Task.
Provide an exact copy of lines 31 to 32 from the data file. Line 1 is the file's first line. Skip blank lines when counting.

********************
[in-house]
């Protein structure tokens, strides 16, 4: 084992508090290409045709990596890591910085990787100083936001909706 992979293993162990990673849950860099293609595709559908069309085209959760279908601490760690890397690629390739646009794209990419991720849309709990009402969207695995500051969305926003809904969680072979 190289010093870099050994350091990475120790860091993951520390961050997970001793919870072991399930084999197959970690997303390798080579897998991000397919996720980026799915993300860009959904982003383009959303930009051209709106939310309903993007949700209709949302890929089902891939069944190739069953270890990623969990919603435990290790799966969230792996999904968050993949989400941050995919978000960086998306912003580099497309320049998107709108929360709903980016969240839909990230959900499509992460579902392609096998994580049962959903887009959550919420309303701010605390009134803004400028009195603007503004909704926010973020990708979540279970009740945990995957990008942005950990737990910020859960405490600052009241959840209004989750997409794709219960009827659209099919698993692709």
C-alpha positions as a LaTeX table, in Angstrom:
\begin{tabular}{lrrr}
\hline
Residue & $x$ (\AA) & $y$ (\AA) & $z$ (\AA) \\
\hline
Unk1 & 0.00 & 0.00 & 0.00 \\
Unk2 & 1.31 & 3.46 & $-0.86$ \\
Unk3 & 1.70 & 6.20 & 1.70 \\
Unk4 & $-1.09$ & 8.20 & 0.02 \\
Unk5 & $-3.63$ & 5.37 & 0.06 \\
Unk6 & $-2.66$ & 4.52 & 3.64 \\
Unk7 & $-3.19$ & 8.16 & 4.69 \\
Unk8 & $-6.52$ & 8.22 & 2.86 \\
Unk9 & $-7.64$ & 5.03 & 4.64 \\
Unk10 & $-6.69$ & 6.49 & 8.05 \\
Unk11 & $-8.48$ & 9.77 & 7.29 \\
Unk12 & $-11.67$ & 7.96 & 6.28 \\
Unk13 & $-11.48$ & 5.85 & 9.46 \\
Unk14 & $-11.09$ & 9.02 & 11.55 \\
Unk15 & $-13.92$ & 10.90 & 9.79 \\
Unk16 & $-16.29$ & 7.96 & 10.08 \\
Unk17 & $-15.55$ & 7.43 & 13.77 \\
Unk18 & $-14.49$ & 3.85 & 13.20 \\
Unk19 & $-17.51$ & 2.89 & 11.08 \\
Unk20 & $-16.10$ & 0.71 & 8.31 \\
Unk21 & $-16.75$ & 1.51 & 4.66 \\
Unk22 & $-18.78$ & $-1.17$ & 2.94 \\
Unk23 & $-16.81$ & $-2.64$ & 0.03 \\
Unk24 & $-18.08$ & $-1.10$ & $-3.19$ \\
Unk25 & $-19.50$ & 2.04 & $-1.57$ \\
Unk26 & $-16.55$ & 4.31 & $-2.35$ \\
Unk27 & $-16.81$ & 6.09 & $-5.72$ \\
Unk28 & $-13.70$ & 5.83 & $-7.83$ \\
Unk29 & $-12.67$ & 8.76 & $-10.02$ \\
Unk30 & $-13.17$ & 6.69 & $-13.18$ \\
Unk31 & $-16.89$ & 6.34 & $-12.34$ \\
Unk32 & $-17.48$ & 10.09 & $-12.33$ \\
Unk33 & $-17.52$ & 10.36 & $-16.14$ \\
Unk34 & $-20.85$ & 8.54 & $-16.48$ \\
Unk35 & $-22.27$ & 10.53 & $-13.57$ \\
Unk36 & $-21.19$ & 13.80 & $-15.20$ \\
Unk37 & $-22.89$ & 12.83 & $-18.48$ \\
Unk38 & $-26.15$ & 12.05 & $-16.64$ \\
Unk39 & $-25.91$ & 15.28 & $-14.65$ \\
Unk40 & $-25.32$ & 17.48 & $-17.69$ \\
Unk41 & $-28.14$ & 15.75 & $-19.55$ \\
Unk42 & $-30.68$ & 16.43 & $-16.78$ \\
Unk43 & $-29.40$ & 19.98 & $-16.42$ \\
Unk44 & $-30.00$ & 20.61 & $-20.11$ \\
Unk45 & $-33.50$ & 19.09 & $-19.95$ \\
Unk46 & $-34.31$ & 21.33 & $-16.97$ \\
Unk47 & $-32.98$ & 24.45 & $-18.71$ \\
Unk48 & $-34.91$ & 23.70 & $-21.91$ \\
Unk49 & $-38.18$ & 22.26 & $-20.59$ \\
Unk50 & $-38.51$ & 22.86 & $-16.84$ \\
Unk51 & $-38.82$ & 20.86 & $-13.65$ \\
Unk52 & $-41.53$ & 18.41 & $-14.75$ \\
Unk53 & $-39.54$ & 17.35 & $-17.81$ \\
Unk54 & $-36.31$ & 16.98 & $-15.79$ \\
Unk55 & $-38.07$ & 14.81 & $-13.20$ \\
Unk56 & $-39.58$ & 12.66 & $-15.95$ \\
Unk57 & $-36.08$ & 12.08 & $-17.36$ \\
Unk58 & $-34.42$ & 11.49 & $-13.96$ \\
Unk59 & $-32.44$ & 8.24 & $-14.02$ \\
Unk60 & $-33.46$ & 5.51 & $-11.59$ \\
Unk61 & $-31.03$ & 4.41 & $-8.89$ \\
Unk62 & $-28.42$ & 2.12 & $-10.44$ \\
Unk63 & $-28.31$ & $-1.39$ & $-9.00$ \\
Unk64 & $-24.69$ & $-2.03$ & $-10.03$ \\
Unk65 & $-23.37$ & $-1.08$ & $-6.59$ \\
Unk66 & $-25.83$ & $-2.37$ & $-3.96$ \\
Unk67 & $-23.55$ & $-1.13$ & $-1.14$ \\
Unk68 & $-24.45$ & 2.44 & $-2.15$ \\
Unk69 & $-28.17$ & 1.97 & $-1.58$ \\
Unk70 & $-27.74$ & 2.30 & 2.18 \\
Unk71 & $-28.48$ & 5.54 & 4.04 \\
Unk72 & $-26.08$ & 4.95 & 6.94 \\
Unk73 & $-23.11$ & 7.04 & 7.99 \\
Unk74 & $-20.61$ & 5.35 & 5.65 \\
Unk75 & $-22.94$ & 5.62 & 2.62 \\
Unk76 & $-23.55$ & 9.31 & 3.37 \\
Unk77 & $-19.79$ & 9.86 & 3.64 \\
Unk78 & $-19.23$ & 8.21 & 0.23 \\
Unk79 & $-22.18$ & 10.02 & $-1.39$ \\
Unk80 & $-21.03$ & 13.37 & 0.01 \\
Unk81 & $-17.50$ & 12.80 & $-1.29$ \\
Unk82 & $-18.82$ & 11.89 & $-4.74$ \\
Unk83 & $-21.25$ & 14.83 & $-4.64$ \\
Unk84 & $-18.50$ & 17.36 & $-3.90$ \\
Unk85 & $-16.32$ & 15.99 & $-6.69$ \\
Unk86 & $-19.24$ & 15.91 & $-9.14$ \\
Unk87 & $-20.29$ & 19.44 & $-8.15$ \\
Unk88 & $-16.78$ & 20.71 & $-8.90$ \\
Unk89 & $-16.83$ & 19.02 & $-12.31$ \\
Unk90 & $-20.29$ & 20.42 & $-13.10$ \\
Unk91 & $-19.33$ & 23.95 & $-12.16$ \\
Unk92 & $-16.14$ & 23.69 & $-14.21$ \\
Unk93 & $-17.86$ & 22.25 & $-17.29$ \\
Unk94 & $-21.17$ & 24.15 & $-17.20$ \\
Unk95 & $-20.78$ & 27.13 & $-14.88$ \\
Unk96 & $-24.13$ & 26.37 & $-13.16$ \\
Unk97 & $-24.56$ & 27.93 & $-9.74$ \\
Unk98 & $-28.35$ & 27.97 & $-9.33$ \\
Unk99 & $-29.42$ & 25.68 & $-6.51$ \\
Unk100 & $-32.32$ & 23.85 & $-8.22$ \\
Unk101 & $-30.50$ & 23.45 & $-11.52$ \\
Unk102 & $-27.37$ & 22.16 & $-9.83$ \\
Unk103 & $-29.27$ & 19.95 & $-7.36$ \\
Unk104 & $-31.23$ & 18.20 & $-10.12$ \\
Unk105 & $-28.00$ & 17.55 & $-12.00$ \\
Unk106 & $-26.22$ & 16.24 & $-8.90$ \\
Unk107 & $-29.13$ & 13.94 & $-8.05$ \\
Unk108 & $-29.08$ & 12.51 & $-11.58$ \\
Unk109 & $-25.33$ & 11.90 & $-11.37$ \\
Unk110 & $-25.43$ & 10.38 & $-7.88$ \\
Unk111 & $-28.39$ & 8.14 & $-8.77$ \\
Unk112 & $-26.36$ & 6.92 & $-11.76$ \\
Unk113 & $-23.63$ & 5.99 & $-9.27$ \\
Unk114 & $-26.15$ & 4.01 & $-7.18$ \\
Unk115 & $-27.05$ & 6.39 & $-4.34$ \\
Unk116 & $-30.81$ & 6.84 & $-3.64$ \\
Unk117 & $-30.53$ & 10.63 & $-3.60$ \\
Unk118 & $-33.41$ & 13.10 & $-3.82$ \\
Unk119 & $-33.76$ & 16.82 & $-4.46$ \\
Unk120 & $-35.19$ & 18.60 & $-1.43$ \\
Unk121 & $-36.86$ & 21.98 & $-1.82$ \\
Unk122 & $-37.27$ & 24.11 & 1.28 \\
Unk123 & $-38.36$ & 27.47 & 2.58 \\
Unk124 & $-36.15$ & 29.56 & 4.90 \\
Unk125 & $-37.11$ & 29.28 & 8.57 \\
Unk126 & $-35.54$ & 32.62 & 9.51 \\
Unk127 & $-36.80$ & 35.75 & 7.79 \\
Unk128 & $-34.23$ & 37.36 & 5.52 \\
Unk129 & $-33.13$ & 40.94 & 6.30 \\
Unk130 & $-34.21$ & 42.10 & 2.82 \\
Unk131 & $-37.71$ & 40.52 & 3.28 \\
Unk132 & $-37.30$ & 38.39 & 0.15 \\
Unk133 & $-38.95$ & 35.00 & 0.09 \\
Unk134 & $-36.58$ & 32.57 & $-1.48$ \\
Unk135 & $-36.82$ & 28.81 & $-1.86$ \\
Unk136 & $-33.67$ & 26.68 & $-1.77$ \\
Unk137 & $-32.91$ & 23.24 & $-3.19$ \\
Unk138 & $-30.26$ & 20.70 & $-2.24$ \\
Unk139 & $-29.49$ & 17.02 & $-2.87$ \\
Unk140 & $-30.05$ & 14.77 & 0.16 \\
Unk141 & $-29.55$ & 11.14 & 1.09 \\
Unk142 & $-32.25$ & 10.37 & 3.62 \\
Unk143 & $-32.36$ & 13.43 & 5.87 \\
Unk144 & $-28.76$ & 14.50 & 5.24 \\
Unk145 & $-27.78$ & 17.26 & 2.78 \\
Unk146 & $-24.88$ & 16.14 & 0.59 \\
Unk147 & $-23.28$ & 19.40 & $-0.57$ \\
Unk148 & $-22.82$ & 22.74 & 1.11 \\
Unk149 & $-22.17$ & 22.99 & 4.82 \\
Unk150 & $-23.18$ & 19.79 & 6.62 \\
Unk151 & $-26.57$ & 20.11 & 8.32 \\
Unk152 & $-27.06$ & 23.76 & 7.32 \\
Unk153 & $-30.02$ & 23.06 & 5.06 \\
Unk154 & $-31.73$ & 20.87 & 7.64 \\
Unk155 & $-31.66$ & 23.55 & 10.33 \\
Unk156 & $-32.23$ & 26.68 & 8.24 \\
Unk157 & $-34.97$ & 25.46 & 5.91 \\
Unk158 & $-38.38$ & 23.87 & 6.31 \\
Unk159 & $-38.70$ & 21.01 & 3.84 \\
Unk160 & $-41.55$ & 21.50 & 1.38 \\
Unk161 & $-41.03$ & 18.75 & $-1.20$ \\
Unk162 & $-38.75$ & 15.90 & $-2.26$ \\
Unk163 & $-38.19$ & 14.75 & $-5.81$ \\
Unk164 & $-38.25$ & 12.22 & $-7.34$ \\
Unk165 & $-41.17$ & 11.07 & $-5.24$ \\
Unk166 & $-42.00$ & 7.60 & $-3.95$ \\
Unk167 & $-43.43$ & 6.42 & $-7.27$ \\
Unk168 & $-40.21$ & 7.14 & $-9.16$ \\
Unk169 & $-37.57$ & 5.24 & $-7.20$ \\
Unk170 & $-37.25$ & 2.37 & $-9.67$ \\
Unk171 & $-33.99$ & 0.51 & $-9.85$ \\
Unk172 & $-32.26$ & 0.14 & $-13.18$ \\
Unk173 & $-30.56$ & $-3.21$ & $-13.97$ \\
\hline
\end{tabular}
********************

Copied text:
Unk24 & $-18.08$ & $-1.10$ & $-3.19$ \\
Unk25 & $-19.50$ & 2.04 & $-1.57$ \\